Out of the Blue | by Brian Koberlein



13 June 2014

A Hubble WFPC2 image of the core of M31.
A Hubble WFPC2 picture of the core of M31.

The picture above is of the very heart of the Andromeda galaxy. When you look in the midst of this picture, you’ll see a smudge of blue. As first demonstrated in an article in Astrophysical Journal, the central blue area is a group of about 400 younger blue stars. They’re concentrated in a area a couple of gentle yr throughout, and are transferring at about 1,000 km/s.

Artist rendering of Andromeda's core.
NASA, ESA, and A. Feild (STScI)
Artist rendering of Andromeda’s core.

We all know these stars are so densely packed and transferring so rapidly as a result of they’re orbiting Andromeda’s supermassive black gap. However what’s notably attention-grabbing about these stars is that they’ve quick lifetimes on a cosmic scale, so it’s unlikely that simply occurred to look round Andromeda’s core. What’s extra possible is that they fashioned close to the core, and that Andromeda’s core undergoes cycles of stellar formation to provide this sort of blue cluster.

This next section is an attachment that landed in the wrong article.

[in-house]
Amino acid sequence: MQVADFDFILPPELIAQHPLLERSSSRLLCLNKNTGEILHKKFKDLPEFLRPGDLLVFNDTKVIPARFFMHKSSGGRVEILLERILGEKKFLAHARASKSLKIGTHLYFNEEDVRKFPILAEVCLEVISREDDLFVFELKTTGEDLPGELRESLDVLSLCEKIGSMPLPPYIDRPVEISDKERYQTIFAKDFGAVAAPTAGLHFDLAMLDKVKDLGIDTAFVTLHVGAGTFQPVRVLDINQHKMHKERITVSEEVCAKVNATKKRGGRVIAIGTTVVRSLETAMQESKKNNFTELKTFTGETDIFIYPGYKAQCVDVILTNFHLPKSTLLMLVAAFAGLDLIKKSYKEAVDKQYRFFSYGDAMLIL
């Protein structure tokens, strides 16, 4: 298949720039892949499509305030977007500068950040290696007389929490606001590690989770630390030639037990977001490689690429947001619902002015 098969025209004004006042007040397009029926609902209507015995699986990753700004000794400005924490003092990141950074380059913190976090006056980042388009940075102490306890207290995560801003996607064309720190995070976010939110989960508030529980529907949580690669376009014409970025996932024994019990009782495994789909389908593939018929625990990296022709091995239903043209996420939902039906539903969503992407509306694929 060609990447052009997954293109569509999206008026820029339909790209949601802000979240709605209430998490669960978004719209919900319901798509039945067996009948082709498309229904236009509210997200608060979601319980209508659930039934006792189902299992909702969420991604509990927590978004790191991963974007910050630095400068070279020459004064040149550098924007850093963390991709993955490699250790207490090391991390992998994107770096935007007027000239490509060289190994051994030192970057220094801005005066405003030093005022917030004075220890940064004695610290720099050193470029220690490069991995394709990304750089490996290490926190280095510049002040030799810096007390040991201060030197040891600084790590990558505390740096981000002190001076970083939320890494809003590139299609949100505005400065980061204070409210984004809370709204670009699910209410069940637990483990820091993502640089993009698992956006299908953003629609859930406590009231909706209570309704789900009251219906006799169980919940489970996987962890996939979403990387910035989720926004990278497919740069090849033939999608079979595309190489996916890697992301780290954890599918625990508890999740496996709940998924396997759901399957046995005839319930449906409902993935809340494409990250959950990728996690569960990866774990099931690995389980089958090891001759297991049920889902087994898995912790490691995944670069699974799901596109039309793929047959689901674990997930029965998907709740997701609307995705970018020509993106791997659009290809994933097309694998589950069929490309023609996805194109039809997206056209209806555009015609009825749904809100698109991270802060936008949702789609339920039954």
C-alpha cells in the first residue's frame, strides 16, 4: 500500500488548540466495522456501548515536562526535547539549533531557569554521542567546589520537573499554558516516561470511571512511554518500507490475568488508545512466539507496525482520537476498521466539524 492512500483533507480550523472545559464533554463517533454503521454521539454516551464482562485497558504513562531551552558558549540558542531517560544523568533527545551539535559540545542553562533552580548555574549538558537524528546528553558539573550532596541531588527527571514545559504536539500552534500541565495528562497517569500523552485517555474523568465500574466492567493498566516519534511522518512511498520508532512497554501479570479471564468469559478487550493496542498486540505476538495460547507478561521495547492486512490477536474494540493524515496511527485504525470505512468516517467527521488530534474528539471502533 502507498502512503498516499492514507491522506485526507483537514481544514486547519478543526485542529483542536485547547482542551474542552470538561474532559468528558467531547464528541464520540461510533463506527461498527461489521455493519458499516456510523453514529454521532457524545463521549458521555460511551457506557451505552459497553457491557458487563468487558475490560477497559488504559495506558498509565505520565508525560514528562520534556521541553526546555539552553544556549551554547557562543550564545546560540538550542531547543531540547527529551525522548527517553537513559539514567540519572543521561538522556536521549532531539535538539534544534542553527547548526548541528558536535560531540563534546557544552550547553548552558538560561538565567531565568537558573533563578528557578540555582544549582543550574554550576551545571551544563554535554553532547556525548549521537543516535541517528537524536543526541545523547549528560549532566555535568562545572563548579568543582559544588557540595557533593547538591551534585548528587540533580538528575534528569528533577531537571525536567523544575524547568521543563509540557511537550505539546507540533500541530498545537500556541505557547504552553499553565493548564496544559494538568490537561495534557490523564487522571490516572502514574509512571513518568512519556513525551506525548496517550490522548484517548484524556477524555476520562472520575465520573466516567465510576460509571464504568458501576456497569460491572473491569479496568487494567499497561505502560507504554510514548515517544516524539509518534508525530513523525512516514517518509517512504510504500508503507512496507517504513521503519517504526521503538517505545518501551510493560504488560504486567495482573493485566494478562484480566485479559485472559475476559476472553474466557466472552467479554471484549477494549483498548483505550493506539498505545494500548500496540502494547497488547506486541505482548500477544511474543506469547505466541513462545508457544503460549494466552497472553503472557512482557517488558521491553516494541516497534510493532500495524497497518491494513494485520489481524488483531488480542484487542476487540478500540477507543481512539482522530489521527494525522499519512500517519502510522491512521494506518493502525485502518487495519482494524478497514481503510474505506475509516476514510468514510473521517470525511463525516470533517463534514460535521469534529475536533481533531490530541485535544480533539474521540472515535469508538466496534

It’s an attention-grabbing perception into the area close to a supermassive black gap, and one we don’t totally perceive. What would drive this sort of cyclic star formation within the area? Maybe the reply will seem someday out of the blue.

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